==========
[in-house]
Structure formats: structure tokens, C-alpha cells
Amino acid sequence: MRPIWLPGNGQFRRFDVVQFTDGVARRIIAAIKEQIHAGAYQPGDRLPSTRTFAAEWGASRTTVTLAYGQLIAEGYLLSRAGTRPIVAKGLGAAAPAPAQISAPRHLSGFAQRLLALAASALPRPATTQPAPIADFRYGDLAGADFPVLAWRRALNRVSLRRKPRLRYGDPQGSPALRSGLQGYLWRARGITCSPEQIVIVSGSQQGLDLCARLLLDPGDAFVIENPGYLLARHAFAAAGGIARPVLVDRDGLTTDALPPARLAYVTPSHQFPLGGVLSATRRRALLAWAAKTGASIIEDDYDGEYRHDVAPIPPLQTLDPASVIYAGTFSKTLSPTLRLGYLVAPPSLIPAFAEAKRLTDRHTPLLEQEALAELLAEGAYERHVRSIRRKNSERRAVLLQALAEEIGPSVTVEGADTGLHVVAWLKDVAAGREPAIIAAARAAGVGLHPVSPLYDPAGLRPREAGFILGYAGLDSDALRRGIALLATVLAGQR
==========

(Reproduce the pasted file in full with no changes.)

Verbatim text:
[in-house]
Structure formats: structure tokens, C-alpha cells
Amino acid sequence: MRPIWLPGNGQFRRFDVVQFTDGVARRIIAAIKEQIHAGAYQPGDRLPSTRTFAAEWGASRTTVTLAYGQLIAEGYLLSRAGTRPIVAKGLGAAAPAPAQISAPRHLSGFAQRLLALAASALPRPATTQPAPIADFRYGDLAGADFPVLAWRRALNRVSLRRKPRLRYGDPQGSPALRSGLQGYLWRARGITCSPEQIVIVSGSQQGLDLCARLLLDPGDAFVIENPGYLLARHAFAAAGGIARPVLVDRDGLTTDALPPARLAYVTPSHQFPLGGVLSATRRRALLAWAAKTGASIIEDDYDGEYRHDVAPIPPLQTLDPASVIYAGTFSKTLSPTLRLGYLVAPPSLIPAFAEAKRLTDRHTPLLEQEALAELLAEGAYERHVRSIRRKNSERRAVLLQALAEEIGPSVTVEGADTGLHVVAWLKDVAAGREPAIIAAARAAGVGLHPVSPLYDPAGLRPREAGFILGYAGLDSDALRRGIALLATVLAGQR